Parents should worry less about the amount of time their children spend on social media during the day and instead make sure their offspring get enough sleep and discuss negative online experiences, researchers say.
A study suggests that while frequent use of social media does appear to be linked to poorer mental health, the effects are not direct. Instead it suggests such links might be down to social media use displacing other activities, such as sleep, or that it opens the door to cyberbullying.
Prof Russell Viner, a co-author of the study, from the UCL Great Ormond Street institute of child health, said: “While we obsess a lot about social media, how much do we obsess about how much our young people sleep? Not very much – but it is a more important factor, actually, in determining their mental health.”
The team say one approach is for parents to keep phones out of children’s bedrooms, adding that teenagers need up to 10 hours’ sleep a night.
Do not let children take electronic devices into bedrooms, say doctors
Dr Dasha Nicholls from Imperial College London, a co-author of the research, said adults should ask children about whether they were being bullied online. She said: “Parents and others need to know what their young people’s social environment is online as much as they do in the real world.”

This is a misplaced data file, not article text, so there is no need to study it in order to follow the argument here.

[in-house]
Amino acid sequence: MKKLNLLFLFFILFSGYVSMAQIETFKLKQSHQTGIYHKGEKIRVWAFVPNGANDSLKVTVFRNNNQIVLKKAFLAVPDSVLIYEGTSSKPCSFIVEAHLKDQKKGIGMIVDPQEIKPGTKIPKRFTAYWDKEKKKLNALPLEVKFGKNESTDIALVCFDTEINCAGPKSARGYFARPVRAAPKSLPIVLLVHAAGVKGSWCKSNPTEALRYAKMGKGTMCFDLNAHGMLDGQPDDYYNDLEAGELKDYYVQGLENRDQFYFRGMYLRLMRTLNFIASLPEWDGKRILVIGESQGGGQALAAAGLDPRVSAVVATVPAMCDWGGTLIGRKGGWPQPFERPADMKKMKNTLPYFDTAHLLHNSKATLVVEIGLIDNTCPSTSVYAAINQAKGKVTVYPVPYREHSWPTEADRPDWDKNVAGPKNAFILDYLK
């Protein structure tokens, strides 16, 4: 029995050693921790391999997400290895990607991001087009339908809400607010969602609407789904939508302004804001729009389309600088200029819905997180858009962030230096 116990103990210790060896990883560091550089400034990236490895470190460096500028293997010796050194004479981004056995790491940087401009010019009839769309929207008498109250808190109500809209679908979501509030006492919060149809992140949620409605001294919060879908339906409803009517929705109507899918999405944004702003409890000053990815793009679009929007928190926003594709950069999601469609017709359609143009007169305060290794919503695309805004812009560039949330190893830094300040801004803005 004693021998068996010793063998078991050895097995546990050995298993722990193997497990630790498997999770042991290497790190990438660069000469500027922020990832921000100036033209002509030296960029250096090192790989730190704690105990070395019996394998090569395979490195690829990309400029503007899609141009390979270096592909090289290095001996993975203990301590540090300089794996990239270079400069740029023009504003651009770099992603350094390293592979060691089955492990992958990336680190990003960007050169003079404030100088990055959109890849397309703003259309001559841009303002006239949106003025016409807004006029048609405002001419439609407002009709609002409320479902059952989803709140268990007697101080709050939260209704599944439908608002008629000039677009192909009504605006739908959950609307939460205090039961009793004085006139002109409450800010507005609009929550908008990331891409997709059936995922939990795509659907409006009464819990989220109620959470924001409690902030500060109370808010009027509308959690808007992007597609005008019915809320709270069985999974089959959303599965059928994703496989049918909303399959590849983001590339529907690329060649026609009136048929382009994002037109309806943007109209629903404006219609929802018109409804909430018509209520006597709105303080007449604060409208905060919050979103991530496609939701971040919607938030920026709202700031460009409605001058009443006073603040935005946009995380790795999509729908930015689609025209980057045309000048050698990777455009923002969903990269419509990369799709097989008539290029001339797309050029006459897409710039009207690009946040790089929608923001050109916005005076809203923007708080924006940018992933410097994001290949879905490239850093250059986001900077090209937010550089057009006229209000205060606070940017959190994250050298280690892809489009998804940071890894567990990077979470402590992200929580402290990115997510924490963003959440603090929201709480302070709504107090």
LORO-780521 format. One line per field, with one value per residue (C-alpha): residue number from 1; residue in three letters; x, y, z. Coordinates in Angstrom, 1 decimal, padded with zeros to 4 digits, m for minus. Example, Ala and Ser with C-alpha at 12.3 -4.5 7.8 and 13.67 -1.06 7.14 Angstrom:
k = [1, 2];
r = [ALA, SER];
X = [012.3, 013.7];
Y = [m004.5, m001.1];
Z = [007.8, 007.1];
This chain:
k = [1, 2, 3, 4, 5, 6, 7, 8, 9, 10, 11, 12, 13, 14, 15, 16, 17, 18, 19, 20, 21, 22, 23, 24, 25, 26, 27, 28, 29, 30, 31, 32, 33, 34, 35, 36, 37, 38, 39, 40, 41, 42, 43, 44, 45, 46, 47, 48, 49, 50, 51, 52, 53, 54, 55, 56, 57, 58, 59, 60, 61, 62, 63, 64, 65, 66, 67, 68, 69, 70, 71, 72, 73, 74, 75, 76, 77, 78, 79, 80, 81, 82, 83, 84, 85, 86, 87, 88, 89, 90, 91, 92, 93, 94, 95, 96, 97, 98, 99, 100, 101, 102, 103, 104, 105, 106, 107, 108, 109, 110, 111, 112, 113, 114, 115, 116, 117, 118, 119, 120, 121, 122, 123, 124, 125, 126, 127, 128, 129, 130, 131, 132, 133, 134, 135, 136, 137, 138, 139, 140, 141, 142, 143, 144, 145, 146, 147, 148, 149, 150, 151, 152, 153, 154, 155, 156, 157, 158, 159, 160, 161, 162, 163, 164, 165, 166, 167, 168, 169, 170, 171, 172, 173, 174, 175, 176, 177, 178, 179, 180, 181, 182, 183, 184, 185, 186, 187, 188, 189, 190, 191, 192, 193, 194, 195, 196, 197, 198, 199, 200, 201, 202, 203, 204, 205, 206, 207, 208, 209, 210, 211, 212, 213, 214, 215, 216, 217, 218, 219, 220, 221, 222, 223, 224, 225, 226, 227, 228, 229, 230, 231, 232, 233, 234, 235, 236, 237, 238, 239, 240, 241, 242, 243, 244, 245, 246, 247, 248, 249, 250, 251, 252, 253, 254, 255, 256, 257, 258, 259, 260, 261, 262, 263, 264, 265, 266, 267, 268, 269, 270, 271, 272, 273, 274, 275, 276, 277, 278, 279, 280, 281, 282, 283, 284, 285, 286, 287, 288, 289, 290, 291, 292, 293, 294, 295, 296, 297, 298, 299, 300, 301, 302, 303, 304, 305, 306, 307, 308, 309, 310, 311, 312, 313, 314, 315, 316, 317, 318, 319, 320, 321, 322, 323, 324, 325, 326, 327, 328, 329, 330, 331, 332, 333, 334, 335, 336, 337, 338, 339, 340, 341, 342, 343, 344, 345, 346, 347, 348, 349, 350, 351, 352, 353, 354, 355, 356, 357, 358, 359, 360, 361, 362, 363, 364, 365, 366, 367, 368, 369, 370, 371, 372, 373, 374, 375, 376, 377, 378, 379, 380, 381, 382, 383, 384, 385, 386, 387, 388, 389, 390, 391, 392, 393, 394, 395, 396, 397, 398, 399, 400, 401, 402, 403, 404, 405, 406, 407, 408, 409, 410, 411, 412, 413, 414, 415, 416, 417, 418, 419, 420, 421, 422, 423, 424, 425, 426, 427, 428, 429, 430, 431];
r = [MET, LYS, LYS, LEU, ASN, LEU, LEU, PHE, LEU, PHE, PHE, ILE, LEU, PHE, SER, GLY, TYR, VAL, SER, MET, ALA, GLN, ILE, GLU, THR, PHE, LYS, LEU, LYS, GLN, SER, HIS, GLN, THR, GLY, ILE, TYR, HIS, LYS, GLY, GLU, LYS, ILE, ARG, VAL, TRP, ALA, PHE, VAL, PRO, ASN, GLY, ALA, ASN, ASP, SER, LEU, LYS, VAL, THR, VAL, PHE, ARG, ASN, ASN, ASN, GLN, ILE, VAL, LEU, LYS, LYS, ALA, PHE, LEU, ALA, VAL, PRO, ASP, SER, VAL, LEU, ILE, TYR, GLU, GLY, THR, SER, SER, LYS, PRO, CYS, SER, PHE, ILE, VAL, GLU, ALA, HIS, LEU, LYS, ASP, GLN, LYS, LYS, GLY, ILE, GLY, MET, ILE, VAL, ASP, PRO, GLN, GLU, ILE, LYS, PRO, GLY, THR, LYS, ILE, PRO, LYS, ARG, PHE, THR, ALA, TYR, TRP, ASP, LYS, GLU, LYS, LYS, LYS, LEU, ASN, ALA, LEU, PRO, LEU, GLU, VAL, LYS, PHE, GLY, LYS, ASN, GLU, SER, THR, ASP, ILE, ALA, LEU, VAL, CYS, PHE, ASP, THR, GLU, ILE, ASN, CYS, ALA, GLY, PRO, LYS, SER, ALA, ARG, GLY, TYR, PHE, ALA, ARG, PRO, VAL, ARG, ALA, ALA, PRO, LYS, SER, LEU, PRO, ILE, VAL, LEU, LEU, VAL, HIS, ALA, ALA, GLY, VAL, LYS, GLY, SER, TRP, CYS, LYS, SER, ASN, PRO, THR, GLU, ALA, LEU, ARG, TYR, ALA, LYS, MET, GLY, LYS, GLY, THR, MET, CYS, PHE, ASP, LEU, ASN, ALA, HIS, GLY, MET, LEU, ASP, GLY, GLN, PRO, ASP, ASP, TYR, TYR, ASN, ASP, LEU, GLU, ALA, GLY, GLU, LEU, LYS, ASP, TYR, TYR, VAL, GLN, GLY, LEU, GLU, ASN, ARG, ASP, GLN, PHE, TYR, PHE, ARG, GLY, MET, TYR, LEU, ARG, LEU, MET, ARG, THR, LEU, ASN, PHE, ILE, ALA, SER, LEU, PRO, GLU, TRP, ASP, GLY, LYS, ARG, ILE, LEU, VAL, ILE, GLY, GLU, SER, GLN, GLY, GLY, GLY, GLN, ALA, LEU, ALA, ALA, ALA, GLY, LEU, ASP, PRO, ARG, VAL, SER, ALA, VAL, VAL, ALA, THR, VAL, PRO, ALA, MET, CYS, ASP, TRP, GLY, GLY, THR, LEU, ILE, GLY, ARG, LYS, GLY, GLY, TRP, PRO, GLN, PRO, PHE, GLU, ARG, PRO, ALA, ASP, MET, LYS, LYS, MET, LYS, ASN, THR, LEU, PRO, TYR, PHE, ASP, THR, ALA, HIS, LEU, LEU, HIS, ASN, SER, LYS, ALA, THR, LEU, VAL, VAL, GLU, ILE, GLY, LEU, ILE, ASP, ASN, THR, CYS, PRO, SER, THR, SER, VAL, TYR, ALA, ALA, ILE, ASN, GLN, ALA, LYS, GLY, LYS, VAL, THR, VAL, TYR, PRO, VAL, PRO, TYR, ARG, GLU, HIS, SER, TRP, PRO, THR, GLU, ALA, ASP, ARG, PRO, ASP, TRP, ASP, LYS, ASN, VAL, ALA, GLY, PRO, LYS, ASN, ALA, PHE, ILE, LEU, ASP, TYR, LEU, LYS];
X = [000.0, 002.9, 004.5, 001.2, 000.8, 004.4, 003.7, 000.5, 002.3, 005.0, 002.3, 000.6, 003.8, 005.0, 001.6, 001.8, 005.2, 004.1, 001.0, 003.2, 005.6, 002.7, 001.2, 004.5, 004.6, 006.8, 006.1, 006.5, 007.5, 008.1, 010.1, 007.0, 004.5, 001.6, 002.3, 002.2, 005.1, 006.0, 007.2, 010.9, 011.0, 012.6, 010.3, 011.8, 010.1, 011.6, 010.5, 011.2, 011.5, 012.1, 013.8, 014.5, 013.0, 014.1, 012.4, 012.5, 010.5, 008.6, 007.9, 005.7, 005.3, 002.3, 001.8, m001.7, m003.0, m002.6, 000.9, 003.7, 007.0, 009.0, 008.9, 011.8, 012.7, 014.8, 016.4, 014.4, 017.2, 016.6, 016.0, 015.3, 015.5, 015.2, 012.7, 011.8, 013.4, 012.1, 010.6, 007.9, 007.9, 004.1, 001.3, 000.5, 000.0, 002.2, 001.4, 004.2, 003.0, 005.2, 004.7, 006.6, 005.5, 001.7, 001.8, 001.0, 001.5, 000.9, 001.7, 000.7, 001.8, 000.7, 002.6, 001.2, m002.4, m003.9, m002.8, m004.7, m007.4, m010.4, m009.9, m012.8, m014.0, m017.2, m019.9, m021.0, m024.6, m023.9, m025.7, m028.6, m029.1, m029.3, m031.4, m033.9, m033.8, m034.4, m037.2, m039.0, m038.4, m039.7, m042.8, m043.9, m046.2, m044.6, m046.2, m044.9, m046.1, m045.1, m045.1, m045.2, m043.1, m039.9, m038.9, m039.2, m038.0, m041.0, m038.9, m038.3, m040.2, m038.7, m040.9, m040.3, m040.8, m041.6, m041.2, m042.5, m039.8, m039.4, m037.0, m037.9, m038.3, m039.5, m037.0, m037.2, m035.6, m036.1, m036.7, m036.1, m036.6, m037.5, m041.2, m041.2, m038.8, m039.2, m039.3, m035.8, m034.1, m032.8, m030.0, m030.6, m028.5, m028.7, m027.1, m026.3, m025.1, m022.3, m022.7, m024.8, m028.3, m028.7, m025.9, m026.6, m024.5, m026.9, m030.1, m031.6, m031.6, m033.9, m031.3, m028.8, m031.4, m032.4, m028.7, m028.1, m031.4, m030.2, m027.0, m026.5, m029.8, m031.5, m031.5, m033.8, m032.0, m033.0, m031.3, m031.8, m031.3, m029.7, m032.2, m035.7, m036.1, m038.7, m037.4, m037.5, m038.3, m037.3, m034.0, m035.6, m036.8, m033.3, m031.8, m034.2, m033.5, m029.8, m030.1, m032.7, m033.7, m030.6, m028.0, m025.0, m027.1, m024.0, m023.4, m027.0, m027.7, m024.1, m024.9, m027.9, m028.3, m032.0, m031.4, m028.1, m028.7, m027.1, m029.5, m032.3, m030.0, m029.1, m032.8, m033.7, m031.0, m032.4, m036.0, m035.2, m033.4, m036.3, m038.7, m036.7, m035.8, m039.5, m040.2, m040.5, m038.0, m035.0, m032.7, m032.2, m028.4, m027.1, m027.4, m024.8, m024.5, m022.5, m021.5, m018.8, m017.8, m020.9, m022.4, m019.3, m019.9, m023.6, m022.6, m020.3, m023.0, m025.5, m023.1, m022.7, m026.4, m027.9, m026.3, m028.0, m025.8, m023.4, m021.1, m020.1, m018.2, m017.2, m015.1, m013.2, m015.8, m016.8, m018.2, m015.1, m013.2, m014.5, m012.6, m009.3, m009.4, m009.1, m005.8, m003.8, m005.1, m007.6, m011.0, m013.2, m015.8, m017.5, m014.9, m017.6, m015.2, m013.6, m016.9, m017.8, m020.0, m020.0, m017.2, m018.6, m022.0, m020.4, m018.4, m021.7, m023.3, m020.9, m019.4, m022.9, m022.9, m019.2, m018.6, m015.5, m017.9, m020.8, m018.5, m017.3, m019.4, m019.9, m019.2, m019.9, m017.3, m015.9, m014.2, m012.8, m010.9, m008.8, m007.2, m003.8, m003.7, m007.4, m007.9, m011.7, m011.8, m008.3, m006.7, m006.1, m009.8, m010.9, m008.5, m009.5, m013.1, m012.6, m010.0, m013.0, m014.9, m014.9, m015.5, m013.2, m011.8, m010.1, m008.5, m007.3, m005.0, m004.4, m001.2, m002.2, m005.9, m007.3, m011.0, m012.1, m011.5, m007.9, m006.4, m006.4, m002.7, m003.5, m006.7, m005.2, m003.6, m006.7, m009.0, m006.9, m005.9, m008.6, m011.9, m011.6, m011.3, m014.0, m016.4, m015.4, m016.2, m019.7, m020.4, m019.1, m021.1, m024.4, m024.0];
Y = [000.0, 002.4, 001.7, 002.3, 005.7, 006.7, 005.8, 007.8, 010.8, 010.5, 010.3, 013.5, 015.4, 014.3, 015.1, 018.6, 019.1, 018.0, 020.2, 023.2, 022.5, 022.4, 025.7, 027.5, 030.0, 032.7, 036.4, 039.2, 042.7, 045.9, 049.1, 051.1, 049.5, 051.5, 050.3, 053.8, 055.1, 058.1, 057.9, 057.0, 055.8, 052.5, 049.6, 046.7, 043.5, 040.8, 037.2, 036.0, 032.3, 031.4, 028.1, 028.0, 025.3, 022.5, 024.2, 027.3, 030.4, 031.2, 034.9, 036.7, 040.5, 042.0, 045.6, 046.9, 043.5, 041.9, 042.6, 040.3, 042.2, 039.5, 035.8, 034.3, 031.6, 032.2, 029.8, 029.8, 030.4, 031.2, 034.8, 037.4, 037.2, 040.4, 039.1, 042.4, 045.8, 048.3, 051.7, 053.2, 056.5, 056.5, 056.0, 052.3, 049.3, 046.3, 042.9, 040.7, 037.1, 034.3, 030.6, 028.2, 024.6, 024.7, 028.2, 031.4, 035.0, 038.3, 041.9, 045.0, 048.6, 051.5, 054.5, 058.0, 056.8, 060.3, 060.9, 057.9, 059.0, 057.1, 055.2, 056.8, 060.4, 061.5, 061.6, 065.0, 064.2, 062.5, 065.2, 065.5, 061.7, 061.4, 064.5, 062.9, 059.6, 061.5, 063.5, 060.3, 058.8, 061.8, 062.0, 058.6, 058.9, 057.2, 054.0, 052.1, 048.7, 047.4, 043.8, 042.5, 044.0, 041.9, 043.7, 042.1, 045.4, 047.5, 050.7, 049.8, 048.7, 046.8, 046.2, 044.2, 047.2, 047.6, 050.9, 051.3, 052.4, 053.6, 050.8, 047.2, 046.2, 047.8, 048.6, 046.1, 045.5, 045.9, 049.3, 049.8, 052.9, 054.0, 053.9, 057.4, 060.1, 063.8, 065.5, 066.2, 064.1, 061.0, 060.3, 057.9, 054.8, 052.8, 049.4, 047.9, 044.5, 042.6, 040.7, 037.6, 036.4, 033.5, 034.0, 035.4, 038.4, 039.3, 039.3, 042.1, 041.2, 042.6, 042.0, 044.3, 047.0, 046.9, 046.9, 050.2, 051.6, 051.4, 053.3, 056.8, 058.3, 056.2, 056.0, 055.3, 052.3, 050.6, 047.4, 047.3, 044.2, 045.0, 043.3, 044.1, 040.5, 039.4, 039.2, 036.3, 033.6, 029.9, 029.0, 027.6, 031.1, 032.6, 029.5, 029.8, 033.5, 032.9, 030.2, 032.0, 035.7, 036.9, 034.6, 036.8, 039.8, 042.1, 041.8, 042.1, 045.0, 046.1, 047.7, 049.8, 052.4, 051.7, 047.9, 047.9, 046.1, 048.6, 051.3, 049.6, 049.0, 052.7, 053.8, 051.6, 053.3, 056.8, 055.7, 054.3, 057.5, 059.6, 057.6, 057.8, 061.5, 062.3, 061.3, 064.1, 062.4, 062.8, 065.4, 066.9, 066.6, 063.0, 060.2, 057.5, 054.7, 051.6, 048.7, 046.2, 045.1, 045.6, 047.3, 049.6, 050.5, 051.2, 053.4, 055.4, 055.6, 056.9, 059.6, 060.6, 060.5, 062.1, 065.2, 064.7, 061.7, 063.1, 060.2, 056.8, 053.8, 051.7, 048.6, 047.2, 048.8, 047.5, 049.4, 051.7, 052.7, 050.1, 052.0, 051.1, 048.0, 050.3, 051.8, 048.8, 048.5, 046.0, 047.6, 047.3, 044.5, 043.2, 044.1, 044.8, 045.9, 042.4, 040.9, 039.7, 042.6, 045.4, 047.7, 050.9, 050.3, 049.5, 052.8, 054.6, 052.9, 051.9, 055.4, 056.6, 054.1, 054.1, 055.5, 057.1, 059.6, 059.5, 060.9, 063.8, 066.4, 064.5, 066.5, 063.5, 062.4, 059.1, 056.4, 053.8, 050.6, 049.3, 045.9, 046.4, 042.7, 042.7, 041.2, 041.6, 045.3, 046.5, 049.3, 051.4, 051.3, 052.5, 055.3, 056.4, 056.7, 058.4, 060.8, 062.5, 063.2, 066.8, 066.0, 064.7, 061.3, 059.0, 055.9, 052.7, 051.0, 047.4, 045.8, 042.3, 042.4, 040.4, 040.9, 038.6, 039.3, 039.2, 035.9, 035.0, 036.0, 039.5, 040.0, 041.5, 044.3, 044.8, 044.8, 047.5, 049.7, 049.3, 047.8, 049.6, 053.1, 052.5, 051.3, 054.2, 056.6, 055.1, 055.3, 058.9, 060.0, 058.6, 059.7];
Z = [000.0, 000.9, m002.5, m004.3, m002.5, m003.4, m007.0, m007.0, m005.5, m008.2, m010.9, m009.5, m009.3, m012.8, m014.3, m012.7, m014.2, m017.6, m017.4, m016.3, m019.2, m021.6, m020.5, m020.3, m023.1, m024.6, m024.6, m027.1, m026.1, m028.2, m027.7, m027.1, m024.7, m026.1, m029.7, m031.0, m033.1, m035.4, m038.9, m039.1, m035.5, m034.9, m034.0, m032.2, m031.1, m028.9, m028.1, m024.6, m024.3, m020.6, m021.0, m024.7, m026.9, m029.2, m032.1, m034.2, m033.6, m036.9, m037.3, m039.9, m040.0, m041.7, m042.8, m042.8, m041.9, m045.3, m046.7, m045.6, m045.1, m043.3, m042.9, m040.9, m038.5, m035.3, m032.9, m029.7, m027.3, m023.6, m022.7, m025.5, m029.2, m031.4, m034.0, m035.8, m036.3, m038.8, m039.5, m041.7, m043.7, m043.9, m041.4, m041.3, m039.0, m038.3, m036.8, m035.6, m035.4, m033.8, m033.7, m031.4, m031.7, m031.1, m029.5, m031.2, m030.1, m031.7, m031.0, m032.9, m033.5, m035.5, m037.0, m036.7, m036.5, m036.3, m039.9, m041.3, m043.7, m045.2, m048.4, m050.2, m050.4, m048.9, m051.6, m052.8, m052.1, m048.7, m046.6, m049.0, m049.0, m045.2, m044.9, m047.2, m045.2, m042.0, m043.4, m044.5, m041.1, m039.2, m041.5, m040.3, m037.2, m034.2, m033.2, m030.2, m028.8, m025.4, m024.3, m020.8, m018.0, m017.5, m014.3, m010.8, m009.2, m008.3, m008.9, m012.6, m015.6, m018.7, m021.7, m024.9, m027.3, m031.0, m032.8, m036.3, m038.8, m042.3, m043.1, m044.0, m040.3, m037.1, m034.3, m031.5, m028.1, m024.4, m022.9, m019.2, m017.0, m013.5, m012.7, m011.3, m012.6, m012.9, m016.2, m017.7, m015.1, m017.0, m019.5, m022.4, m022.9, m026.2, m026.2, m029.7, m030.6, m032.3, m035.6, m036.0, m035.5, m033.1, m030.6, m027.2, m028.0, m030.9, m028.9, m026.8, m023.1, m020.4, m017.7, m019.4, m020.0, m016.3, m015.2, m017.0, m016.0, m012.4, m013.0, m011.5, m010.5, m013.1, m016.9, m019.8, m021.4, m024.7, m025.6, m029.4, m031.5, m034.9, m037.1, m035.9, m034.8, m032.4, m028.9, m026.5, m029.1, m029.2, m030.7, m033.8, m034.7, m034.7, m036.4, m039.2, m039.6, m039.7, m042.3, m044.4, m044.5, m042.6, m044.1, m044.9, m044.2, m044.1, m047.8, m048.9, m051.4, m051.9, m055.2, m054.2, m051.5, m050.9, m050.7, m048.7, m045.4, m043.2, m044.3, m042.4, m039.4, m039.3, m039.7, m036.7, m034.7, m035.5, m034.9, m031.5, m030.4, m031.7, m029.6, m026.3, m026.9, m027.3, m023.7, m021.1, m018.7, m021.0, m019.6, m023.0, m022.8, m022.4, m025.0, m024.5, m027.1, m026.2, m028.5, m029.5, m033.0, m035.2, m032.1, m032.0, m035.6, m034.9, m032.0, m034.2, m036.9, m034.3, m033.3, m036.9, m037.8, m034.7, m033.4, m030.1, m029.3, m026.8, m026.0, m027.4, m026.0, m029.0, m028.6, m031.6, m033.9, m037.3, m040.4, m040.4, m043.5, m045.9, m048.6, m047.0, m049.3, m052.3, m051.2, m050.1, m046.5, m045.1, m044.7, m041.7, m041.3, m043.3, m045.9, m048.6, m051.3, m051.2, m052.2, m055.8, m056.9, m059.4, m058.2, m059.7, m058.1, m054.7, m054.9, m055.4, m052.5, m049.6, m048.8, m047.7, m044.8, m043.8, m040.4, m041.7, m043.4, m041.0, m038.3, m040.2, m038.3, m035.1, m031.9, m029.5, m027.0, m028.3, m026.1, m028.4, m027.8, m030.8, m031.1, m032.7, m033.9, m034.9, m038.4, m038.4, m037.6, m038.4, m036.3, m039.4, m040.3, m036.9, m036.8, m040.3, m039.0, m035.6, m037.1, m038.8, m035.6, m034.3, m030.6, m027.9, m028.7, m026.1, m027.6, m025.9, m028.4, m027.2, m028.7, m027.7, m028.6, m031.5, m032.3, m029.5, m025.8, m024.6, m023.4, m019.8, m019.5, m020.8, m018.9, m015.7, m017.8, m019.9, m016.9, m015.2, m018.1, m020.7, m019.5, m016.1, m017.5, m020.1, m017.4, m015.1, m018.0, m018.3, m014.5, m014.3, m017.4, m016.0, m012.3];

But the team say further research into the effects of social media is needed, adding that insights from companies such as Facebook could prove valuable if they were made available.
With half of all mental illnesses starting by age 14, the influence of social media has been in the spotlight. While some have suggested the rise of sites and apps such as Twitter, Facebook and Snapchat could have a negative impact on young people’s health, others have cited positive effects, including connecting young people and boosting support networks. A study published this year by researchers in Oxford suggested the use of social media by children has very little impact on their levels of life satisfaction.
Writing in the Lancet Child and Adolescent Health journal, Viner and colleagues report how they analysed data collected from a series of surveys on how often teenagers used platforms such as Twitter, Instagram and Snapchat. The first was carried out in 2013 among 13- to 14-year-olds across 886 schools in England, and participants were interviewed again in the two years that followed, with 9,797 participants during …read more
Source:: Daily Times